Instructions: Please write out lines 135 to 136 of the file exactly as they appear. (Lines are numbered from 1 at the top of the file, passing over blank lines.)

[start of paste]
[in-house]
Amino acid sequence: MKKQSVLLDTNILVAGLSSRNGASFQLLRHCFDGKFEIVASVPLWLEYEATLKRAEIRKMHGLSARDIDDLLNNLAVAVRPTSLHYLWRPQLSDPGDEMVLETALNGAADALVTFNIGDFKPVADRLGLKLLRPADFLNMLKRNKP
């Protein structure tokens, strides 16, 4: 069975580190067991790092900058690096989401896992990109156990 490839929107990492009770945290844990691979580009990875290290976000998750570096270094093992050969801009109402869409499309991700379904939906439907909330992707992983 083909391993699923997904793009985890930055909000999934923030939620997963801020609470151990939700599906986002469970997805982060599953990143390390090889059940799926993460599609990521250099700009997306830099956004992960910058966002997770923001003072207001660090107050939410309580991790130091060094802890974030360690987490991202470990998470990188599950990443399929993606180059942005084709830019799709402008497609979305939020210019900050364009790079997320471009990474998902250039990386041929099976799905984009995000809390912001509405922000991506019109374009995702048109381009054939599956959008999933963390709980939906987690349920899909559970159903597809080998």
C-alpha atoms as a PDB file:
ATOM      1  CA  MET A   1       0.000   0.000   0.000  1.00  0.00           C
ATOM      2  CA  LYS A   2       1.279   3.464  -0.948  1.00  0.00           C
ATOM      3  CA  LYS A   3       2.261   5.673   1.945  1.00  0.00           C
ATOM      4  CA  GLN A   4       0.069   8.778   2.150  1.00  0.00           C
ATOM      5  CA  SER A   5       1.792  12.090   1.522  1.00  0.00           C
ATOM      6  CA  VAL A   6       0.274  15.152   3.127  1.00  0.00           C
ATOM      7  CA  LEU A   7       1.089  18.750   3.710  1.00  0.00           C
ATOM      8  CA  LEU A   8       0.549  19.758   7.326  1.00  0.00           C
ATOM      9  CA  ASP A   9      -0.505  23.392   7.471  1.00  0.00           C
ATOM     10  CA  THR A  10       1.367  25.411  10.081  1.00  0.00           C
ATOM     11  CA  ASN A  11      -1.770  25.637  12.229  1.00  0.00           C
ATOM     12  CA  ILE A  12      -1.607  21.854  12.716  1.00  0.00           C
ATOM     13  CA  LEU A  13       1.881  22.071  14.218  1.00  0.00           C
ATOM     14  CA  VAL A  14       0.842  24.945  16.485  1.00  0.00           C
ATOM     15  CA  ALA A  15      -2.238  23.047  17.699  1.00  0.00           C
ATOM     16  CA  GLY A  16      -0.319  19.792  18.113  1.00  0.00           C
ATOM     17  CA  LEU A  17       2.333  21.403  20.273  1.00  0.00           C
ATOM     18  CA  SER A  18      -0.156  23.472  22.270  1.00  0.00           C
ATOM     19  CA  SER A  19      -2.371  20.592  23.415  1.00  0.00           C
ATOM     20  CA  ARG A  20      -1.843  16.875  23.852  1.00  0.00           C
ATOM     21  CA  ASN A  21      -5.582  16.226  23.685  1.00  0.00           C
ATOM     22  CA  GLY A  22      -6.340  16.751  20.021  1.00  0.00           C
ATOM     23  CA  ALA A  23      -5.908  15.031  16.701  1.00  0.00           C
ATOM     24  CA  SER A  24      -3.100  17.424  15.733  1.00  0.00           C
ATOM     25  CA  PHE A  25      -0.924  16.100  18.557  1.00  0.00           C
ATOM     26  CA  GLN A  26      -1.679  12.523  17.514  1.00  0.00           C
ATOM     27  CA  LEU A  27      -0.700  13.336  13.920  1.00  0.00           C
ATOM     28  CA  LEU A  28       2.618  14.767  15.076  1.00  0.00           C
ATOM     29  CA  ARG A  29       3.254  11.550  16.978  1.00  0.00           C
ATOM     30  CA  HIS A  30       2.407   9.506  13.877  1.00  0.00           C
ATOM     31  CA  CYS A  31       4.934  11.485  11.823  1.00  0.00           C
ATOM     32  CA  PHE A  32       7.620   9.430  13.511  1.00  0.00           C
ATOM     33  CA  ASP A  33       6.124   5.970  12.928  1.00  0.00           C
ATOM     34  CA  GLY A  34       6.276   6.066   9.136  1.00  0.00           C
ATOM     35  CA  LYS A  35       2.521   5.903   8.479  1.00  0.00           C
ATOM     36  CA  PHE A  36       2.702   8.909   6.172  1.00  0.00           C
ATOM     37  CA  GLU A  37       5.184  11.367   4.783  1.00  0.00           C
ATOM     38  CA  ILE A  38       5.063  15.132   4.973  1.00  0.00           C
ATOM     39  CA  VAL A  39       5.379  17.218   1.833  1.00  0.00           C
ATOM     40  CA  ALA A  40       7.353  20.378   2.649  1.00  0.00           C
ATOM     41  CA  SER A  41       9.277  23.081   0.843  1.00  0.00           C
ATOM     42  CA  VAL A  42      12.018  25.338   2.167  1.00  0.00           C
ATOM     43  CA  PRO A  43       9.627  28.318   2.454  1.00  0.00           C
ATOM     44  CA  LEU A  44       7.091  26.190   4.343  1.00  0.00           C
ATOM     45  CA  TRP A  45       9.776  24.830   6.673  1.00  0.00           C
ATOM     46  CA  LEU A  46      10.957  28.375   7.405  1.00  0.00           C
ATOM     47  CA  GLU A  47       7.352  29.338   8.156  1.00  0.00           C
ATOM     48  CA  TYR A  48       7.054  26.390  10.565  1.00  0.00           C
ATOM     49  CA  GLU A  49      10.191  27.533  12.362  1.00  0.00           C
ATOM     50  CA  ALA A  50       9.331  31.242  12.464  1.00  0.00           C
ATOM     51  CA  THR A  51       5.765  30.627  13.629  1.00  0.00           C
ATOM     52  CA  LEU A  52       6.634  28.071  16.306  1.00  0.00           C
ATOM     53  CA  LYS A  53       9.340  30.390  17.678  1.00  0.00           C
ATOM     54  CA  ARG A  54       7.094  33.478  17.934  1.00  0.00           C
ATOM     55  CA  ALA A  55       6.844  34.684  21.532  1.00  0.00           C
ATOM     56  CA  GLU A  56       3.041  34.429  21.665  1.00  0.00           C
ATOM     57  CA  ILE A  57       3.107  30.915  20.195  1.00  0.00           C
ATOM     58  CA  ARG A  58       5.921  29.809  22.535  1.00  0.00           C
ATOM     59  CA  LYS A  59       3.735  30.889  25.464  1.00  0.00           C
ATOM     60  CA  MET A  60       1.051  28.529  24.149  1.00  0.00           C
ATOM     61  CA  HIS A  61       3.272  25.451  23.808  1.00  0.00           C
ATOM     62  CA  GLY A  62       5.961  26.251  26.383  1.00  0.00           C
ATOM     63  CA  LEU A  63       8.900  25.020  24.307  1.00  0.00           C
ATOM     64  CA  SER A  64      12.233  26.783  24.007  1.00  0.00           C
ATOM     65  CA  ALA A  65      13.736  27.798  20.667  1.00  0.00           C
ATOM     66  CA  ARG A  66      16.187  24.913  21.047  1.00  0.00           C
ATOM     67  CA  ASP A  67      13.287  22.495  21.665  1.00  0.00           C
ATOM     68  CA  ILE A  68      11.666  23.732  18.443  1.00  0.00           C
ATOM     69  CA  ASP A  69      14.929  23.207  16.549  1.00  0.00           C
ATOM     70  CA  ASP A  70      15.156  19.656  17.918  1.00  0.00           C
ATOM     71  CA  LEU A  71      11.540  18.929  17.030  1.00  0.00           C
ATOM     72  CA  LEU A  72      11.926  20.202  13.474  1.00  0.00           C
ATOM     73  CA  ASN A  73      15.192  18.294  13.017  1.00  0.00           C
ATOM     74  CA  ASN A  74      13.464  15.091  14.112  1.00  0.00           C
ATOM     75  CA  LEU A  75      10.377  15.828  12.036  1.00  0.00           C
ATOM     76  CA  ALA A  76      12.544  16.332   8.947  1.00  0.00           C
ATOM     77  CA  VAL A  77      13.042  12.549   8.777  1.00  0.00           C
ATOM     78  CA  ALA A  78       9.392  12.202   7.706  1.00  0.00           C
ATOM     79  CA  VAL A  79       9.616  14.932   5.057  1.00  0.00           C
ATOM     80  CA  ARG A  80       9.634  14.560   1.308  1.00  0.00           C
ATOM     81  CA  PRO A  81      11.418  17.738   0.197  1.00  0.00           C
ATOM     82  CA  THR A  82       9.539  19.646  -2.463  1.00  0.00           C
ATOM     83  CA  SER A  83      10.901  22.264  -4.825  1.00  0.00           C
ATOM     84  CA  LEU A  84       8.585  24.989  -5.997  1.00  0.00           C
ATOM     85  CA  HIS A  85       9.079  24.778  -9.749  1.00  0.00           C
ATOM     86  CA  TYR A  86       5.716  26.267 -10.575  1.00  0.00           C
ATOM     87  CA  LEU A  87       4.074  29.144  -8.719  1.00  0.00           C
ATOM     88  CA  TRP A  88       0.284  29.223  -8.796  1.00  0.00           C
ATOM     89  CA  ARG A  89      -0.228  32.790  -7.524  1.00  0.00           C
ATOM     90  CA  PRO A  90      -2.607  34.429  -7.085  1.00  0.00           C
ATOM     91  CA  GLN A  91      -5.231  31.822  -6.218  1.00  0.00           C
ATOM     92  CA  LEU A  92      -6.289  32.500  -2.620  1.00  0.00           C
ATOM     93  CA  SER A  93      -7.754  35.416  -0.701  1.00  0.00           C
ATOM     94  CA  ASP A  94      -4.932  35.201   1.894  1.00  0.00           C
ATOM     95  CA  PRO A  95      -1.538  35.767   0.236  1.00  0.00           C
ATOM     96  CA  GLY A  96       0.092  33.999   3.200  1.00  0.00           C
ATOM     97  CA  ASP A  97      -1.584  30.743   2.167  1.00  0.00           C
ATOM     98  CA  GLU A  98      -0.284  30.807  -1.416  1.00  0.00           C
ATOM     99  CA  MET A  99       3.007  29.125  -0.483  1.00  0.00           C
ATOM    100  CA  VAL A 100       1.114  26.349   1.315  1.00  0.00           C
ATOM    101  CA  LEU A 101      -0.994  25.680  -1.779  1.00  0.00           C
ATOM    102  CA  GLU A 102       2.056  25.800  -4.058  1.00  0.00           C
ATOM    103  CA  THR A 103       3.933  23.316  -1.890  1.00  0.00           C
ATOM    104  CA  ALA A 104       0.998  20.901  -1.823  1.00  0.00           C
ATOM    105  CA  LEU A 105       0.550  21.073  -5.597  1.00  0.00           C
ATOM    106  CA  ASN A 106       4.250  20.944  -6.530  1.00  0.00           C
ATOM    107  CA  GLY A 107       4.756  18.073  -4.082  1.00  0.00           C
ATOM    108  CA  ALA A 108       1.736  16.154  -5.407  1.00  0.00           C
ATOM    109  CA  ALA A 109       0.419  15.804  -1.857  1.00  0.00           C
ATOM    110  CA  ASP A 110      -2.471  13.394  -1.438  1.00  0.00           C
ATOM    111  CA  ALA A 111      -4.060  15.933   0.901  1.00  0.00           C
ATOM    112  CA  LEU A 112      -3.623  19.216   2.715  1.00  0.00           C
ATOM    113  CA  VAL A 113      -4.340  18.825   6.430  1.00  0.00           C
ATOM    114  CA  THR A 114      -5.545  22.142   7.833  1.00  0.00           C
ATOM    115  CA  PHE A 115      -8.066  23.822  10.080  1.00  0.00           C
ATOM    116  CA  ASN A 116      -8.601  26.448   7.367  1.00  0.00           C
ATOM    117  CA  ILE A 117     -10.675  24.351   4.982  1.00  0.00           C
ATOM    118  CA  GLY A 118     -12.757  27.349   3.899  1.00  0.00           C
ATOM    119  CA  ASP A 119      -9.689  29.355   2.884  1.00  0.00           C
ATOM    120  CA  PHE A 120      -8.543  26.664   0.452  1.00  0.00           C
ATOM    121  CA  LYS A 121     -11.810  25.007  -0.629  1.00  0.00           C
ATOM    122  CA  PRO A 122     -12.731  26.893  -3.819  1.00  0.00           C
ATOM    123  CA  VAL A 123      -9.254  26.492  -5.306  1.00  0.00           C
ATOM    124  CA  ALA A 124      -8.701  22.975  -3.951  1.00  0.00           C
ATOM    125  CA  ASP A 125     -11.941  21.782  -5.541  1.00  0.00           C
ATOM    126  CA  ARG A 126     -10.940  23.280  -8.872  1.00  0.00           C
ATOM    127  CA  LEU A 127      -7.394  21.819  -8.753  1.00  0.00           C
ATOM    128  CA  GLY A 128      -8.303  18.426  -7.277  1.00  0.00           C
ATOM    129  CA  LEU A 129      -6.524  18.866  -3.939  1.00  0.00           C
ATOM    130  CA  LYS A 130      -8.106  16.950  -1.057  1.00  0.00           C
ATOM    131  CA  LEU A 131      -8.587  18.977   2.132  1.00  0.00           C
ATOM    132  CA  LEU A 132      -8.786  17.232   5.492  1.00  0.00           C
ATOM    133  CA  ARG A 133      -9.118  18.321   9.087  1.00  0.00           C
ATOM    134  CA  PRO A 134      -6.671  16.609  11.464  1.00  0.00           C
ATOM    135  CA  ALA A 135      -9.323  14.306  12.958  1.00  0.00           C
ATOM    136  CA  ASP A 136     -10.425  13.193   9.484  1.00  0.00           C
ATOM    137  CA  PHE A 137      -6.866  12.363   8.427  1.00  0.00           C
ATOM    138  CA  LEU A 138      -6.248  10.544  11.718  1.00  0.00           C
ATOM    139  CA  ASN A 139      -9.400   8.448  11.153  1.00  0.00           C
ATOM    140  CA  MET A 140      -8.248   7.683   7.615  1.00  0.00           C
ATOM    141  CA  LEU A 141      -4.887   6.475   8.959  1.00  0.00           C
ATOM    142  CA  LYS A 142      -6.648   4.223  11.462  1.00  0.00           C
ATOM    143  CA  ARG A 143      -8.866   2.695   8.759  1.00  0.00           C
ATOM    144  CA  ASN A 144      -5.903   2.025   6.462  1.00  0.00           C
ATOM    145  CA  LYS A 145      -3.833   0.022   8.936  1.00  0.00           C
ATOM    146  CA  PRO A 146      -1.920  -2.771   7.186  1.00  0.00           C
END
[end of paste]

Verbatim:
ATOM    131  CA  LEU A 131      -8.587  18.977   2.132  1.00  0.00           C
ATOM    132  CA  LEU A 132      -8.786  17.232   5.492  1.00  0.00           C